Talwar says the rural thrust will continue this year too. In the urban market, Tata Tea teamed up with four to five big organised retailers, including Food Bazaar, Subhiksha and Reliance Fresh among others in Mumbai, Bangalore, Chennai and Hyderabad, in a bid to improve reach and visibility.

Explains Talwar, “It was a special initiative where we negotiated shelf space and our people worked closely with the retailers to see that our products were well displayed.” Among the many initiatives were gondola hiring.

The initiative seems to have paid off – same store sales are up 30 per cent compared to last year. What’s more, with these retailers expanding at a fast pace, Tata Tea’s products are now available in about 100 big format stores across the country so that its presence has effectively doubled over the past 12 months. And while it’s not easy to get great deals from modern trade with good negotiating skills called for, Talwar believes it is well worth the effort because the volumes are coming through.


At the same,Tata Tea is also taking care to see that it keeps its wholesalers and smaller retailers happy. Dealer margins remain unchanged across geographies, but the company has tried to incentivise them with new trade initiatives.

For instance, there’s the “Ek Rishta” loyalty programme launched last year for wholesalers, by which they accumulate points according to the quantity of tea they buy from Tata Tea. In return for the points, they are entitled to participate in a lucky draw and win high value gifts such as white goods or gold chains.

Explains Talwar, “Wholesalers are very important for us because they have the reach, especially in the villages. However, they tend to keep switching brands and so we decided that we needed to strengthen our relationship with them.”


Meanwhile, Tata Tea’s marketing team has been wooing small retailers and owners of hot tea shops. The company organises film screenings and other community events, making sure the families are invited and, needless to say, serving tea.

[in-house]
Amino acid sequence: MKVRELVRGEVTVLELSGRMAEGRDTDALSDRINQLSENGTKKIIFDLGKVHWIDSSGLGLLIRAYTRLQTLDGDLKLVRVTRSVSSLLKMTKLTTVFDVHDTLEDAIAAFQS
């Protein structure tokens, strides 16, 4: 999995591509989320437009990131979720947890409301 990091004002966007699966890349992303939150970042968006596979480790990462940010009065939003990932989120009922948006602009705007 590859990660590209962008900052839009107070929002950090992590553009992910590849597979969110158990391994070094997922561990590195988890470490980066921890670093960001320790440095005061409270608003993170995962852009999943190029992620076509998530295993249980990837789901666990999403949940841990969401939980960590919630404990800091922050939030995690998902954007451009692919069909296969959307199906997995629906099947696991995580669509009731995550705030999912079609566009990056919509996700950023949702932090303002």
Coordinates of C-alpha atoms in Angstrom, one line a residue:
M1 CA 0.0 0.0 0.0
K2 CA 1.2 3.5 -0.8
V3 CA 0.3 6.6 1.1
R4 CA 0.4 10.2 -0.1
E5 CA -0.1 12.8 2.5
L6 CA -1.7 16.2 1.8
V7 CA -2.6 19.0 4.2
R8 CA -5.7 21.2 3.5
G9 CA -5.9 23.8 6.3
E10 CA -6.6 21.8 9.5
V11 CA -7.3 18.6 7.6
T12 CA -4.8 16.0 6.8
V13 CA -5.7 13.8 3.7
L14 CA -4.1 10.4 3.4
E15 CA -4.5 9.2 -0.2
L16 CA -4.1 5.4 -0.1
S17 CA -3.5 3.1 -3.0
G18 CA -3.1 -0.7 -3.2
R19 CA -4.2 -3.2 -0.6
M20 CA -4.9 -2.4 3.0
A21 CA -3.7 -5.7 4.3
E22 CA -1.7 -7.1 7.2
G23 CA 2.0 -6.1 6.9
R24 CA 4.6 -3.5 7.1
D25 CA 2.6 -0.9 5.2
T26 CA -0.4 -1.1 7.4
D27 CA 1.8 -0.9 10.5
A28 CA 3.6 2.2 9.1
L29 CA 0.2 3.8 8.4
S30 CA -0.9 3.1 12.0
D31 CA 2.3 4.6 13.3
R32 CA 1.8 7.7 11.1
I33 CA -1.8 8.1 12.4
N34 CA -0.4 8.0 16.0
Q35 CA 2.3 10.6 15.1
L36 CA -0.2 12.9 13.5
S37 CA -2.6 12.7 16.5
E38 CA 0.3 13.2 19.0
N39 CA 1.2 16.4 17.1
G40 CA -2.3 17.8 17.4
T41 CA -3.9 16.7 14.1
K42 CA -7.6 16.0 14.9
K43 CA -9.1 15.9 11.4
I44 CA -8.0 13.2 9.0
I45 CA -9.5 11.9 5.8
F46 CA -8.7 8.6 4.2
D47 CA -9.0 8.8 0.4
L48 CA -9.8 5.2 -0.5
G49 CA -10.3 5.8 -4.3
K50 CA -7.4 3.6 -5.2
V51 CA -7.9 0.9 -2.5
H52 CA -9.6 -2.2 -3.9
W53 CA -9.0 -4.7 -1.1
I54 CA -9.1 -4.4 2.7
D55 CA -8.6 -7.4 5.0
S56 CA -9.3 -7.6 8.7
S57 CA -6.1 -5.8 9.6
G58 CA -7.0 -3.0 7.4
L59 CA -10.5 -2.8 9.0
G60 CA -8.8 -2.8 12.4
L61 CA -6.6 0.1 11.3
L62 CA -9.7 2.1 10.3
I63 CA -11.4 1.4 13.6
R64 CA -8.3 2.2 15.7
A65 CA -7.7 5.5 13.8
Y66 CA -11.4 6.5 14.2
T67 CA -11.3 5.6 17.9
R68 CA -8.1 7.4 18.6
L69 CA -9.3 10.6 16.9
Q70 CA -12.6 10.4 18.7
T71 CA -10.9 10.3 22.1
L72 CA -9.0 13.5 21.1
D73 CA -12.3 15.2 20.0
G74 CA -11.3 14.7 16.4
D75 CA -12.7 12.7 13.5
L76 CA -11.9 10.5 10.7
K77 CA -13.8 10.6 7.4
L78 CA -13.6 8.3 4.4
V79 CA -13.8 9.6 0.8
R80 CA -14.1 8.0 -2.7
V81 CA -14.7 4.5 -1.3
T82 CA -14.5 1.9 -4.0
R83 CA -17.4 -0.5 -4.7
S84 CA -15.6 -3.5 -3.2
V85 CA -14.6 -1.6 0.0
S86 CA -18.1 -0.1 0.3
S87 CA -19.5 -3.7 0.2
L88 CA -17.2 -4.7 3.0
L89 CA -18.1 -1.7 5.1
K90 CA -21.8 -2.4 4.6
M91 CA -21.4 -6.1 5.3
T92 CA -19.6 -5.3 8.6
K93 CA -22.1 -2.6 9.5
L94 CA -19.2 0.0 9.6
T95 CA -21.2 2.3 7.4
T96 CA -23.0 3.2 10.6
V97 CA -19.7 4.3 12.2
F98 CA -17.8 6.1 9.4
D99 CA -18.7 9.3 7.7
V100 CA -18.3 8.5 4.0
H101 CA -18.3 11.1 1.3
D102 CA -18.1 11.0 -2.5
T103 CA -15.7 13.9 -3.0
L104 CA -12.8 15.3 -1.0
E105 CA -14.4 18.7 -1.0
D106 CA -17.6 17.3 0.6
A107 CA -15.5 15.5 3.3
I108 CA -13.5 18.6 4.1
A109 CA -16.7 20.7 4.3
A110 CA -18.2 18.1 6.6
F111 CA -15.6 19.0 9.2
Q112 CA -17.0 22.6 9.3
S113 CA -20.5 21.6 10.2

“We’re hoping the bonding will work,” says Siganporia. Sometimes, the relationship-building takes a more practical note – very often, Tata Tea offers its kirana customers better-than-average discounts.

“Kiranas fear being let down by the suppliers, as the bargaining power of organised retail grows. So we are being pragmatic and, at times, absorbing the hit in margins,” explains Siganporia.

He adds that as a result, some kiranas today are able to offer customers higher discounts than they were able to do some time back. “The gap between prices offered by big players and the kiranas is narrowing somewhat,” Siganporia observes.


As for buyers, Tata Tea is trying to win them over by coming up with new teas. In late 2006, it hopped onto the wellness platform with Tetley Green tea bags. This was followed up with Tata Tea Life, in March 2007, again for the health conscious.

Says Talwar, “Consumers today are extremely conscious of being fit and improving their health and we are looking to cater for this segment.”

Even before that, in November last year, long leaf orthodox teas – Darjeeling, Assam, Nilgiri and Ceylon – priced at around Rs 350 per kg, were launched.

The product was positioned in the premium segment and the idea was to cash in on the growing trend of consumers indulging themselves. The new launches helped Tata Tea’s domestic branded business grow 18 per cent in the June 2007 quarter, compared to the same period last year.

The right connect

What also helped were Tata Tea’s new advertising campaigns – an essential move, according to BCG’s Singhi. “It is critical to stay in touch with buyers, both for protecting market share and also for taking away share from the unorganised segment,” he points out, adding that communication could also be used to draw youngsters who are moving away from teas.

Tata Tea has four agencies for its different brands and all worked on campaigns through the past year. While McCann roped in film star Sneha to endorse Gemini in Andhra Pradesh, Saatchi chose a “facing challenges” theme to connect buyers with Kanan Devan – the brand saw a market share gain of 220 basis points in its home market Kerala.

Tata Tea Premium, too, switched to a new theme – “taste kamyabi ka” – while with Agni, according to Rajesh Agarawal, executive director, Dentsu, the task was to establish the lower price but in a manner that retained the “premiumness” of the brand. “We attempted to show that people are taking pride in being associated with Agni,” Aggarwal explains. Tata Tea certainly is.


Prepared By: Prachi Diwedi